What Is Atomic Layer Deposition
Atomic Layer Deposition (ALD) is a gas phase deposition process based on sequential surface reactions to grow thin films of different materials, wherein the target substrate is exposed, sequentially, to one such reaction at a time.
These reactions are surface-limited, with only a monolayer of a given precursor reacting with and/or chemisorbing on the surface. The result is a pinhole free, conformal coating, with superior process control in comparison with other thin film deposition methods, such as Chemical Vapor Deposition (CVD) and Physical Vapor Deposition (PVD).
Key features of ALD that led to its growing applications in the design and fabrication of advanced materials and devices are:
- thickness control with atomic layer accuracy and precision
- conformal coverage over high aspect ratio and high surface area materials
- very low defect density with high uniformity
- complex and multilayered films (e.g. nanolaminates, nanoalloys and precise doping)
- a wide variety of insulating, conducting and semiconducting films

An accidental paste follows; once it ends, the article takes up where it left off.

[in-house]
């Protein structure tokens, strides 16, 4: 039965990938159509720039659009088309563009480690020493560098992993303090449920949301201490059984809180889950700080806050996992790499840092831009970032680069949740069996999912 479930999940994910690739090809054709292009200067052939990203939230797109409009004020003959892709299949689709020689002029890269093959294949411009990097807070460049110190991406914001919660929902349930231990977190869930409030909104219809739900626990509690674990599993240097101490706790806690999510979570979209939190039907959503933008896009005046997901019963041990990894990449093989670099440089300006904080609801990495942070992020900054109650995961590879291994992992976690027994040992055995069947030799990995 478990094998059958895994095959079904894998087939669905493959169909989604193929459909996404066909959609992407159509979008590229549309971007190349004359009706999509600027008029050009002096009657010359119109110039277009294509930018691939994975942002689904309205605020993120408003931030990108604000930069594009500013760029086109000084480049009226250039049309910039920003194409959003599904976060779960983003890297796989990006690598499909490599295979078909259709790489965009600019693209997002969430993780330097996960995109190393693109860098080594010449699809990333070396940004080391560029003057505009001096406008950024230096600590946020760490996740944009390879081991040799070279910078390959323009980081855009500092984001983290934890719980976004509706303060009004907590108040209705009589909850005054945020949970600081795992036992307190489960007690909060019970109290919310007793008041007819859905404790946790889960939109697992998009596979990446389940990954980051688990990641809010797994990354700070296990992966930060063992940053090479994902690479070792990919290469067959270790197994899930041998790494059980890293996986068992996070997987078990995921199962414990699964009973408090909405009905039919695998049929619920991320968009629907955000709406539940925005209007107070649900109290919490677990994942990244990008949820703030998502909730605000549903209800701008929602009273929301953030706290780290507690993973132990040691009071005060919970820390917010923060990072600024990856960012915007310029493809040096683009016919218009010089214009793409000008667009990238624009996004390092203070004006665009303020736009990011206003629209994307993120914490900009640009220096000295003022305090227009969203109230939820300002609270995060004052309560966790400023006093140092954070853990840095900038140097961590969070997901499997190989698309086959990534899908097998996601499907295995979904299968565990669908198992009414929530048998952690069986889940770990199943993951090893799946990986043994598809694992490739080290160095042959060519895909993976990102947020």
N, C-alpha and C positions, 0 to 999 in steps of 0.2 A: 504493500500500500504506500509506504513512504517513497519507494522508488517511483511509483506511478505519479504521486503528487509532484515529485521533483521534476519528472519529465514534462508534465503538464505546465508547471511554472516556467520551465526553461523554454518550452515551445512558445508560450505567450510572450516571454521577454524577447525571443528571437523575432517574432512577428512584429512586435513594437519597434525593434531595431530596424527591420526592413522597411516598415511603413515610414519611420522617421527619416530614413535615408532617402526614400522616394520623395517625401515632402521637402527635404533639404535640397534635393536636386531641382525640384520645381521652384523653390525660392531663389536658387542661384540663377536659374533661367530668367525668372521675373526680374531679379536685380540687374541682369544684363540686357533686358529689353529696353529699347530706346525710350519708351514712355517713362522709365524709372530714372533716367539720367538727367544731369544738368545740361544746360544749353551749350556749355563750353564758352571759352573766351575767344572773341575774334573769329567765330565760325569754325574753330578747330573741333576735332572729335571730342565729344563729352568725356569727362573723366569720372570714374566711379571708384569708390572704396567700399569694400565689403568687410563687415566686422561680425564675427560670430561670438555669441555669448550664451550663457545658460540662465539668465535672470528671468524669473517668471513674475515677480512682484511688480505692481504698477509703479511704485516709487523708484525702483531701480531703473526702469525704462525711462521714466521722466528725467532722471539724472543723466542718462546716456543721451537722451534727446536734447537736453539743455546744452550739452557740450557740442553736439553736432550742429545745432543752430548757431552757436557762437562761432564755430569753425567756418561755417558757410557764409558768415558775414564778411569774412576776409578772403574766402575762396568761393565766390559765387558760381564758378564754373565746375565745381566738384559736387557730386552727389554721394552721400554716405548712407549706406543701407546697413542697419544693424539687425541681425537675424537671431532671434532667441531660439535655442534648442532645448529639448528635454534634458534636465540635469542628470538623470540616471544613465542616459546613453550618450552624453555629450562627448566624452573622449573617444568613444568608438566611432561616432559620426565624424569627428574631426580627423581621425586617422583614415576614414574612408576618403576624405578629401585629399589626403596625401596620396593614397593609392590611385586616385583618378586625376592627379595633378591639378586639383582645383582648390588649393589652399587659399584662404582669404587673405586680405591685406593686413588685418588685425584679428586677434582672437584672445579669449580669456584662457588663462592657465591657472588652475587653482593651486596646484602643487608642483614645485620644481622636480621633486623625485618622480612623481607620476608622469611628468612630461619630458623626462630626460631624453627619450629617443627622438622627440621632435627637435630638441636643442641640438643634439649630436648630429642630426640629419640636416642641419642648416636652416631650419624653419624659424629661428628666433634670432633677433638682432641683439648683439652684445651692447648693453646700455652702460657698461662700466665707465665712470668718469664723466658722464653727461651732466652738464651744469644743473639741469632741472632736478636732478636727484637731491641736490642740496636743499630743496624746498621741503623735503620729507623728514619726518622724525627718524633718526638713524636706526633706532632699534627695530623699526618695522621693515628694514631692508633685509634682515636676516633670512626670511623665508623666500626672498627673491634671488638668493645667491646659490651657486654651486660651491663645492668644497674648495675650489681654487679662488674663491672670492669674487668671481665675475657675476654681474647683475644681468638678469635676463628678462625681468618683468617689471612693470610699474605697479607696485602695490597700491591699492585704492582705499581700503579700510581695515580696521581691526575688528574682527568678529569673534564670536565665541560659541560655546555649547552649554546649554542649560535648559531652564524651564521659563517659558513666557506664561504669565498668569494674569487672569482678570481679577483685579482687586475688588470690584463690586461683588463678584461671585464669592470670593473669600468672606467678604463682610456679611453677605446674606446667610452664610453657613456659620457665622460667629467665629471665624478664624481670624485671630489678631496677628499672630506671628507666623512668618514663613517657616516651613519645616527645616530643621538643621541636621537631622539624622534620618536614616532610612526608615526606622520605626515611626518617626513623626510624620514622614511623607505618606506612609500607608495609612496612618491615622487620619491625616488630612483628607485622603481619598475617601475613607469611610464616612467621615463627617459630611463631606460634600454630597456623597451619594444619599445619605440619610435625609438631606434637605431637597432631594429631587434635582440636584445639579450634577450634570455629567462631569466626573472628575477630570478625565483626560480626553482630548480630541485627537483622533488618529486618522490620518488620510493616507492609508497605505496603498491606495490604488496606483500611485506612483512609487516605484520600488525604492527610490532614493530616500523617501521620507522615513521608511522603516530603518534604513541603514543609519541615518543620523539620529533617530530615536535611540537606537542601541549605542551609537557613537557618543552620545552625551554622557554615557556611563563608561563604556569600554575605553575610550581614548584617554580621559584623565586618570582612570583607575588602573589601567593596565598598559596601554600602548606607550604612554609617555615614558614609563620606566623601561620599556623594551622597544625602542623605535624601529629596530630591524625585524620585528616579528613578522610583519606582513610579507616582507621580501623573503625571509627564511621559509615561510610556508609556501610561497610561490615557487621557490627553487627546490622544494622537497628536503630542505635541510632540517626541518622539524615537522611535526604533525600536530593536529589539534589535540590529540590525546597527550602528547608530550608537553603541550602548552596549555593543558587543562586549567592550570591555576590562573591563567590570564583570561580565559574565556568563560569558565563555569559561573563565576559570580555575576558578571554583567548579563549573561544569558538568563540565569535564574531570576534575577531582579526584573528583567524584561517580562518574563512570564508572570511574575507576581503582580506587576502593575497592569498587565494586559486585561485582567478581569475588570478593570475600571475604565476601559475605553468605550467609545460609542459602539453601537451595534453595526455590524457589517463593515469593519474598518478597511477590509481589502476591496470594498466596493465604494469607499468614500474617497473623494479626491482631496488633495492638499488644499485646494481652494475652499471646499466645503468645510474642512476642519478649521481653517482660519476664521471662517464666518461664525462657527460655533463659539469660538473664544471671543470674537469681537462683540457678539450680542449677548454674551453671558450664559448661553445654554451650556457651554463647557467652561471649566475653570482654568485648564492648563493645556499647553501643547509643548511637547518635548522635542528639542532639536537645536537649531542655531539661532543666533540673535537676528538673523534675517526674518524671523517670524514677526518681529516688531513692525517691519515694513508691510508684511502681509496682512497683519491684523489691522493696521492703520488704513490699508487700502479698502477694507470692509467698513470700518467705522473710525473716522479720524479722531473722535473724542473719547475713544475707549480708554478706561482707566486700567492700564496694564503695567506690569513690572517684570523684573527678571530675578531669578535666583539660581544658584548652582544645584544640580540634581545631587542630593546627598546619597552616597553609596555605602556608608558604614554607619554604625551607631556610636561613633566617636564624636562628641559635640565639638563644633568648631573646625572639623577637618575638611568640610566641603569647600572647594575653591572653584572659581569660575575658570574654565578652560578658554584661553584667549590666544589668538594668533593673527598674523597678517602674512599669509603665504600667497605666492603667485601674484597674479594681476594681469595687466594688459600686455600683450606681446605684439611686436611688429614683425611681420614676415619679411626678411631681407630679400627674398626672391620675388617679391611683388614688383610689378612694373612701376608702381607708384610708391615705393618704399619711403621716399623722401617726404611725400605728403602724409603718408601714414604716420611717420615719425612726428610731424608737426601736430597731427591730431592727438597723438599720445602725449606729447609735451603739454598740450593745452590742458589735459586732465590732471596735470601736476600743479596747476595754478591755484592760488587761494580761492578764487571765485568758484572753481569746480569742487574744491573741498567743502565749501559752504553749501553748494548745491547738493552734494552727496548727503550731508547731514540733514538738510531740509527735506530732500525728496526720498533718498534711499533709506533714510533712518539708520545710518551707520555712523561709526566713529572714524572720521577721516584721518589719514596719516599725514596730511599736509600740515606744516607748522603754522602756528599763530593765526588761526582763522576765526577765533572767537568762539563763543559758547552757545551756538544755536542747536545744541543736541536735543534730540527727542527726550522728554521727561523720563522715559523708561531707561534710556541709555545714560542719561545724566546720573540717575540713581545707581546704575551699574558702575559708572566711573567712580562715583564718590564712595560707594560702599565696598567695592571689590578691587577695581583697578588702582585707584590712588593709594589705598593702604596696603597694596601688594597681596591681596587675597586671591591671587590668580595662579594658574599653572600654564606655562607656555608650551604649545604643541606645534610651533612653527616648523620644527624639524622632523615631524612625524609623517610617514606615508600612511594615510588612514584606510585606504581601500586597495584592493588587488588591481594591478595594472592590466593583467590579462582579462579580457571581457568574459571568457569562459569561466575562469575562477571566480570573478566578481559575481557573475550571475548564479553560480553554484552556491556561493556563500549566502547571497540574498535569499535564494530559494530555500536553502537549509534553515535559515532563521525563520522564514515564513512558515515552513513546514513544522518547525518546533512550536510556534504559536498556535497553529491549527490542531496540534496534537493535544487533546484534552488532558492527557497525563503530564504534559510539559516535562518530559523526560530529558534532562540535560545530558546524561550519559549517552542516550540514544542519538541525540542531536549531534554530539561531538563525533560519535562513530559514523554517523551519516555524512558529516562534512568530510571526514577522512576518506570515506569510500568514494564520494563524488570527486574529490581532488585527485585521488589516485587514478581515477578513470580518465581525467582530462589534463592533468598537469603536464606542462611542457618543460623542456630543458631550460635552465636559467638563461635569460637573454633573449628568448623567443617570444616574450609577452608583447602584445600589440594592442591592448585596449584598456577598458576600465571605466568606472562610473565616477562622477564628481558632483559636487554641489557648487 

Materials Deposited by ALD
ALD of many different materials on flat substrates have been demonstrated.
- oxides, i.e. Al2O3, ZnOx, InOx, TiO2, ZrO2, SiO2, HfO2, Ta2O5, SnO2
- nitrides, i.e. SiNx, TaNx, BN, TiN
- pure metals, i.e. Pt, Ni, Ir, Pd, Ru, Au
- certain polymers.
New processes continue to emerge for ALD of other materials and composites. However, not all of these materials could be easily deployed on high surface area materials with high aspect ratio nanopores. In particular, plasma-based ALD processes are poorly suited as plasma doesn’t penetrate very deep into the pores. On the other hand, thermal ALD processes are more amenable for conformal coatings of high aspect ratio nanopores in materials such as AAO.
An example of partial reactions for ALD deposition of zinc oxide:
(A) ZnOH* + Zn(CH2CH3)2 -> ZnOZnCH2CH3* + CH3CH3
(B) ZnCH2CH3* + H2O -> ZnOH* + CH3CH3
Reagent 1: diethyl zinc Zn(CH2CH3)2 Reagent 2: water vapor H2O